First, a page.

Vol. 22, No. 5,514 - The American Reporter - September 7, 2016



by Joyce Marcel
American Reporter Correspondent
Dummerston, Vt.
June 6, 2002
Momentum
CAN YOU READ THIS WITHOUT GLASSES? DON'T BOTHER

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DUMMERSTON, Vt. -- The lure - an invitation to join an outdoor adventure trip and kayak, canoe, and raft on three lovely Massachusetts rivers, with a little mountain climbing on the side - was so irresistible that I bit like a trout.

I was so delighted that I forgot an essential point: I can no longer read without my glasses.

As everyone who gets to a "certain age" knows, eyesight is one of the first things to go.

It isn't too much of a problem at home. You have three choices: buy a cord or chain and wear reading glasses permanently around your neck, keep them pushed up on top of your head, or scatter them around the house like wildflower seeds in Spring.

That's what I do. Since my ever-diminishing eyesight remains in the over-the-counter, inexpensive drugstore range, I keep a pair of glasses handy wherever I tend to read: There's always one in the bathroom, for example, and another by my armchair in the living room. There's one at my desk, and one in the kitchen so I can read recipes and the small print on labels. I stash one in a case in my pocketbook, and another in the glove compartment of my car.

These are simple survival techniques, like printing out directions in 18-point type so you can read them while you're driving. Or keeping a pair of glasses with your gardening tools, so you can read the little sticks that come in the plant flats. That way you know that calendula, which can be grown in sun or part shade, will reach a height of between 24 and 30 inches if you remember to water it. (Memory is a subject for another column.)

But who knew you needed reading glasses to go white water rafting? Where do you put them in a wet suit?

We were at Zoar Outdoor in Charlemont, Mass., on the lovely Deerfield River. The guides there inspire confidence, and I'd trust them with my life. But still, to get on the river, I had to sign a waiver that said, in part, "I acknowledge that my participation in outdoor adventure-based activities such as river rafting ... entails known and unanticipated risks which could result in physical or emotional injury, paralysis, death, or damage to myself, to property, or to third parties."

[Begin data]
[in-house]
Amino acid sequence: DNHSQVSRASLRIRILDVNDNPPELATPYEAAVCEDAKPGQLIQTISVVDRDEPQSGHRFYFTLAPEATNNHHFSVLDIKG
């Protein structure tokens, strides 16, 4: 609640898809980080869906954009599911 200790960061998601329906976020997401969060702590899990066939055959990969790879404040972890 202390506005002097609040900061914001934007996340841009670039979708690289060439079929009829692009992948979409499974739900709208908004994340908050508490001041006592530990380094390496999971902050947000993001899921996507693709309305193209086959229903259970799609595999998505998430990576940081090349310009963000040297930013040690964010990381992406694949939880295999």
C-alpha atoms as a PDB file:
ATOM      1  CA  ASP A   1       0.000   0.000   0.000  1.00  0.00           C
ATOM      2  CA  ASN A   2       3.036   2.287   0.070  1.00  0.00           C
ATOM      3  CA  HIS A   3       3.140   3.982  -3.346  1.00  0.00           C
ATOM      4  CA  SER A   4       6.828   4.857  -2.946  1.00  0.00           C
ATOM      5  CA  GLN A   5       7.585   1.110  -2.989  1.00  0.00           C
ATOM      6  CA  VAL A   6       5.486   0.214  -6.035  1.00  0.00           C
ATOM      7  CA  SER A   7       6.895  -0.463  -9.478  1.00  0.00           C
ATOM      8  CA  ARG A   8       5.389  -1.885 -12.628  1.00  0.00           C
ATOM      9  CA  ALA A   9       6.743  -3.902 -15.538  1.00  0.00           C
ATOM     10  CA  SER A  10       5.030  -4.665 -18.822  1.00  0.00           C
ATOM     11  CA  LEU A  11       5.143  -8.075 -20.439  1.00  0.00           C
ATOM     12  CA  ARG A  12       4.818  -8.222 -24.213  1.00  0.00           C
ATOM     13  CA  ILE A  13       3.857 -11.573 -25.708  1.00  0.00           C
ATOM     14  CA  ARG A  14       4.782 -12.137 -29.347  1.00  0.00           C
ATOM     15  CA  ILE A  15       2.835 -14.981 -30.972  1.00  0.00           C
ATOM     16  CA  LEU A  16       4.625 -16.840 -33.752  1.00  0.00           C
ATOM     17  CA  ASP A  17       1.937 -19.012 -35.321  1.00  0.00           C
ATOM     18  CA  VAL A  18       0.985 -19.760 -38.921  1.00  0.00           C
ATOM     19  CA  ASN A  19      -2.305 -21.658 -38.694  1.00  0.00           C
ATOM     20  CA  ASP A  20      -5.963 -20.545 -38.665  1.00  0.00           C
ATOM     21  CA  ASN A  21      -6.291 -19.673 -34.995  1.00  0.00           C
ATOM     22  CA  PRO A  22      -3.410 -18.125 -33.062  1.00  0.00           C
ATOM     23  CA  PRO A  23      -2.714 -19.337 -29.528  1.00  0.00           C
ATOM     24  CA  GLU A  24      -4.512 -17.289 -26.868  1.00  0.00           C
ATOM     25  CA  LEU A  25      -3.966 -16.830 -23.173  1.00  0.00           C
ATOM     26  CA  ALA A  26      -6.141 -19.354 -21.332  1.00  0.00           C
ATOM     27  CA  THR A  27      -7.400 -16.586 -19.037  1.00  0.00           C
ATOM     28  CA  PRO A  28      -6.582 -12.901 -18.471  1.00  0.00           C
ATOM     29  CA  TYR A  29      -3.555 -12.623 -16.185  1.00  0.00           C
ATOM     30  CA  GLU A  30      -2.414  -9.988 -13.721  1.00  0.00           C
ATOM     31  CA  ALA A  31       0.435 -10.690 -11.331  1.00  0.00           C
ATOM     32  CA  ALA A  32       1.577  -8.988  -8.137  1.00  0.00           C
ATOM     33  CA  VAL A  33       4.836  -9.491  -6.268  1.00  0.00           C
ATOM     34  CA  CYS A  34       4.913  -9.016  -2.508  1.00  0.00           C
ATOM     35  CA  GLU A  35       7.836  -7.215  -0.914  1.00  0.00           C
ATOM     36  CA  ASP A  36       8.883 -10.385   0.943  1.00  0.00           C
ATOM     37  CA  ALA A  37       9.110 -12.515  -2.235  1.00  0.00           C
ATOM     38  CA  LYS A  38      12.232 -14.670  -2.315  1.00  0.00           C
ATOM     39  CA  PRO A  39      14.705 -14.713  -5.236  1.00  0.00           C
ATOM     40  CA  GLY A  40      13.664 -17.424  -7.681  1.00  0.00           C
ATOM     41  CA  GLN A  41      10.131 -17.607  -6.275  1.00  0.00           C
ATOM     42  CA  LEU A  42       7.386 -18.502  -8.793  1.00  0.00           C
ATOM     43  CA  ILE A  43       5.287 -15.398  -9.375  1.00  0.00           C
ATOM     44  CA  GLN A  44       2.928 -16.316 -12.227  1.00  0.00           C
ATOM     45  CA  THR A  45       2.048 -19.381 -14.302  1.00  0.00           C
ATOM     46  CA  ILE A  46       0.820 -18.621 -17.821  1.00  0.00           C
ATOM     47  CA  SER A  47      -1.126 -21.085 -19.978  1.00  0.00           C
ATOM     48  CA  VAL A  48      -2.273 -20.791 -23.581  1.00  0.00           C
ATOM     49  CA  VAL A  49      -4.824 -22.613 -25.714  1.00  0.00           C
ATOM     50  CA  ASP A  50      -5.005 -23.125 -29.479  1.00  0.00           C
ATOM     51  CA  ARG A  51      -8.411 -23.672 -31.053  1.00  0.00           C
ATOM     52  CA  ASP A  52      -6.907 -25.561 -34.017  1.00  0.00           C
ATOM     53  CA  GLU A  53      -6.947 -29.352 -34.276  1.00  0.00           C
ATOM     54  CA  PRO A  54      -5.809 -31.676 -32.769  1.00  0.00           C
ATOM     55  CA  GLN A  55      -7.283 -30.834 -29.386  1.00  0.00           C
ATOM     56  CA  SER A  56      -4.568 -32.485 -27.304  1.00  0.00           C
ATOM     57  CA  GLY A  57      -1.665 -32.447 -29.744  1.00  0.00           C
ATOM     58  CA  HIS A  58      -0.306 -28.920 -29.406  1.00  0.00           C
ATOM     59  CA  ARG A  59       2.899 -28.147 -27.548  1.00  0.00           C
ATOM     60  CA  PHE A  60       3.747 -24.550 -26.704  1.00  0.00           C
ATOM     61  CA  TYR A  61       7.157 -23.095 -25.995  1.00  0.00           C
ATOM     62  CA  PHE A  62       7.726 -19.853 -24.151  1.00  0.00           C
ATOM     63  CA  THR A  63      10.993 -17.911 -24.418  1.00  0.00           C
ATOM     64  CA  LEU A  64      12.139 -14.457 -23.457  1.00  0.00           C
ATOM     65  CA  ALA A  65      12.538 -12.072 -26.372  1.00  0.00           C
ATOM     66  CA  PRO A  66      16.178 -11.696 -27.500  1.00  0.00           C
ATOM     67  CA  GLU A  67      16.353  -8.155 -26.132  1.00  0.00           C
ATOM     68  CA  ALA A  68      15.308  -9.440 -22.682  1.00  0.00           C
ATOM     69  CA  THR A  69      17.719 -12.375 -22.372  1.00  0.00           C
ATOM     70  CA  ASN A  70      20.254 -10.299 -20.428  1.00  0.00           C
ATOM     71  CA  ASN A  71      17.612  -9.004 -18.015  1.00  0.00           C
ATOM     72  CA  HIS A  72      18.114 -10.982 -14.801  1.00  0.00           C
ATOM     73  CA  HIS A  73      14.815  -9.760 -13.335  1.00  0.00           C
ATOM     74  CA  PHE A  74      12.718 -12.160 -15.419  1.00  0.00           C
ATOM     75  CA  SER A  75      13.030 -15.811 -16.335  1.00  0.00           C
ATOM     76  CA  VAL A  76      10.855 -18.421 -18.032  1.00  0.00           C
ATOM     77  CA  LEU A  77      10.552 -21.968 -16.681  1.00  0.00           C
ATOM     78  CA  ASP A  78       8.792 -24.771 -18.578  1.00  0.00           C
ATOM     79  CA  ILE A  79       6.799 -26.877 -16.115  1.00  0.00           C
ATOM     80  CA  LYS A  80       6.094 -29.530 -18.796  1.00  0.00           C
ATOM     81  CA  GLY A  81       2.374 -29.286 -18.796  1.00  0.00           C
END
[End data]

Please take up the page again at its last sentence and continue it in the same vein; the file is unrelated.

Having left my glasses in my pocketbook in the van, I couldn't read the waiver. Someone handed me what they said was a large-print copy, but the print wasn't large enough for me. Having someone read the whole thing out loud would have taken too much time. So I signed it blind and still had a wonderful time.

But it made me start to notice some other things:

  • Picnicking in a beautiful meadow, I couldn't see if the little packets were butter or margarine.
  • Climbing the Old Indian Trail on Wachusett Mountain, I managed to get myself lost. Even though I had a trail map stuffed in my back pocket, I couldn't read it. Finally, a ranger came after me and I made it to the top, where there is a spectacular view.
  • The sign on the spa wall at the Wachusett Village Inn said in large letters, "Do not enter the hot tub if the temperature is over 104 degrees." But I couldn't read the thermometer. The water, however, was just what my aching body needed after the Old Indian Trail.
  • Searching the hotel's store for bottled water, I couldn't read the small print. Because the shape of the bottle looked familiar, I ended up buying something sweetened, flavored, foul and undrinkable.
  • And of course, I had to fish out my glasses to read menus and figure out the television remote controls.

Even though I was having trouble with life's small print, it didn't stop me from doing what I wanted to do. My body has changed, but my mind hasn't.

Little Feat's "Old Folks Boogie" reminds us: "How do you know that you're over the hill? When your mind makes a promise that your body can't fill." But that's just the young smirking at their elders, and as many of us know, the young have quite a few limitations of their own.

Aging seems to be a matter of determination, resourcefulness, compensation and self-knowledge. Asking someone to read the small print when you haven't got your glasses. Knowing that sooner or later, the ranger (or another hiker) will come. Going to the hot tub while the rest of the group, after climbing the mountain, goes off on a two-hour bicycle ride up and down every hill in Fitchburg, followed by rock climbing. And trusting that you're smart enough to get out of the hot tub if the water is too hot.

Aging has nothing to do with age. There are 78-year-old women who can ski me off a mountain. And on this particular trip, one member of our group, who at 58 is only two years younger than I am, led the mountain climbing, the bicycling and the rock climbing.

It's mostly a question of knowing what kind of shape you're in, and also of working to keep yourself in the kind of shape you need to be in to accomplish whatever it is that you want to accomplish.

Aging also seems to be about recognizing that life is a never-ending course of self-knowledge, and about comfortably accepting the limitations this self-knowledge brings.

I will never stop adventuring. But maybe, if life stops being a cabaret, old chum, it will become a hot tub before it becomes a grave. And that will be fine with me.

Joyce Marcel is a freelance journalist who writes about culture, politics, economics and travel.

Copyright 2016 Joe Shea The American Reporter. All Rights Reserved.

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